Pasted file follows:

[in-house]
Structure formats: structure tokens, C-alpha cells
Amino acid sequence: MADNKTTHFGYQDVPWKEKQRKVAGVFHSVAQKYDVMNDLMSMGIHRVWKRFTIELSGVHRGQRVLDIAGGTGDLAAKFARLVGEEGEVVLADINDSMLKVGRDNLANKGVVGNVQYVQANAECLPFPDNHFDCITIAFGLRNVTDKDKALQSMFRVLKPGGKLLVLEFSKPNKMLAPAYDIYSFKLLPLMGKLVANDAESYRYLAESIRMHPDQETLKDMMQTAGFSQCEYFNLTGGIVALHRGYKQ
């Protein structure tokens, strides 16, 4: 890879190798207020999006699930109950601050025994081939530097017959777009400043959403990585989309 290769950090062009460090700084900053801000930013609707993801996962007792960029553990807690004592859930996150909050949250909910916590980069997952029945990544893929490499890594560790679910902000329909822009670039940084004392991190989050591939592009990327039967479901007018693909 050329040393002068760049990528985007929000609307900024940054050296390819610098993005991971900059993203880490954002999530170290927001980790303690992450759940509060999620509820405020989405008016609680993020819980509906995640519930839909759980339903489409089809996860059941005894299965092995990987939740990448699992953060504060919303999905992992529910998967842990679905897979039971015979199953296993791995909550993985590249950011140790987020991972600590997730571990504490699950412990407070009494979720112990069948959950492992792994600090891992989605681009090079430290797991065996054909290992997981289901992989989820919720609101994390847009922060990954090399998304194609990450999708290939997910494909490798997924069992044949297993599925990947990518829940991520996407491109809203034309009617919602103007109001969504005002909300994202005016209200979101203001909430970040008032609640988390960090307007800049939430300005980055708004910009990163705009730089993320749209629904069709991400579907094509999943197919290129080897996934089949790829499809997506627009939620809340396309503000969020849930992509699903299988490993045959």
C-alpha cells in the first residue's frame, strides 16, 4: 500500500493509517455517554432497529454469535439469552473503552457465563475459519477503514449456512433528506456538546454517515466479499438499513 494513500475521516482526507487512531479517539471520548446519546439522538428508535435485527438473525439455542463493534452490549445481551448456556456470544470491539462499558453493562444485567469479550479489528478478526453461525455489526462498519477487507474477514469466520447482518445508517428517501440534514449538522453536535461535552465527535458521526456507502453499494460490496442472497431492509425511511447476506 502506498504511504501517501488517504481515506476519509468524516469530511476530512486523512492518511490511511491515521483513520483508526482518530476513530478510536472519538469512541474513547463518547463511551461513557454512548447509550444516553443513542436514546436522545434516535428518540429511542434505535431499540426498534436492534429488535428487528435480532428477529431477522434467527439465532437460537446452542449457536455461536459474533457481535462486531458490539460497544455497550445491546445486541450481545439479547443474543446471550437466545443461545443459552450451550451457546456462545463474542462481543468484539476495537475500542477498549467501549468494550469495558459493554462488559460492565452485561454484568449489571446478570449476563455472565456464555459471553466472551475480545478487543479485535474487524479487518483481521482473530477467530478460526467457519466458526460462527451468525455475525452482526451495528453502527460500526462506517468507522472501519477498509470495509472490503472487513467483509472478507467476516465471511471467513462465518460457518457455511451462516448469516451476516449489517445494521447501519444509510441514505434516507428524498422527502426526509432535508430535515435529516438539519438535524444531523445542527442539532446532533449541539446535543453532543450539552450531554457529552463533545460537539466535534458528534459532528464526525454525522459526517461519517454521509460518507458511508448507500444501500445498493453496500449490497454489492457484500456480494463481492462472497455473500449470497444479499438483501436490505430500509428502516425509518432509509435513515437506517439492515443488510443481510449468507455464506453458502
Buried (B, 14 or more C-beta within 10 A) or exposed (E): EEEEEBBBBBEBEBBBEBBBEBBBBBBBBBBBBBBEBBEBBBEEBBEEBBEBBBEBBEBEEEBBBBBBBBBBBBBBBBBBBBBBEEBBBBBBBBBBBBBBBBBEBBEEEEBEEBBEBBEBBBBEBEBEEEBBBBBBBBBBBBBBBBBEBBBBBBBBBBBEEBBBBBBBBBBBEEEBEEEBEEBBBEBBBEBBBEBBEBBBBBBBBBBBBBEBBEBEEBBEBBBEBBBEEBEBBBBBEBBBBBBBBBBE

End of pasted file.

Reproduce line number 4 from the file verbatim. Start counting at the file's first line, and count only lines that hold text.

């Protein structure tokens, strides 16, 4: 890879190798207020999006699930109950601050025994081939530097017959777009400043959403990585989309 290769950090062009460090700084900053801000930013609707993801996962007792960029553990807690004592859930996150909050949250909910916590980069997952029945990544893929490499890594560790679910902000329909822009670039940084004392991190989050591939592009990327039967479901007018693909 050329040393002068760049990528985007929000609307900024940054050296390819610098993005991971900059993203880490954002999530170290927001980790303690992450759940509060999620509820405020989405008016609680993020819980509906995640519930839909759980339903489409089809996860059941005894299965092995990987939740990448699992953060504060919303999905992992529910998967842990679905897979039971015979199953296993791995909550993985590249950011140790987020991972600590997730571990504490699950412990407070009494979720112990069948959950492992792994600090891992989605681009090079430290797991065996054909290992997981289901992989989820919720609101994390847009922060990954090399998304194609990450999708290939997910494909490798997924069992044949297993599925990947990518829940991520996407491109809203034309009617919602103007109001969504005002909300994202005016209200979101203001909430970040008032609640988390960090307007800049939430300005980055708004910009990163705009730089993320749209629904069709991400579907094509999943197919290129080897996934089949790829499809997506627009939620809340396309503000969020849930992509699903299988490993045959």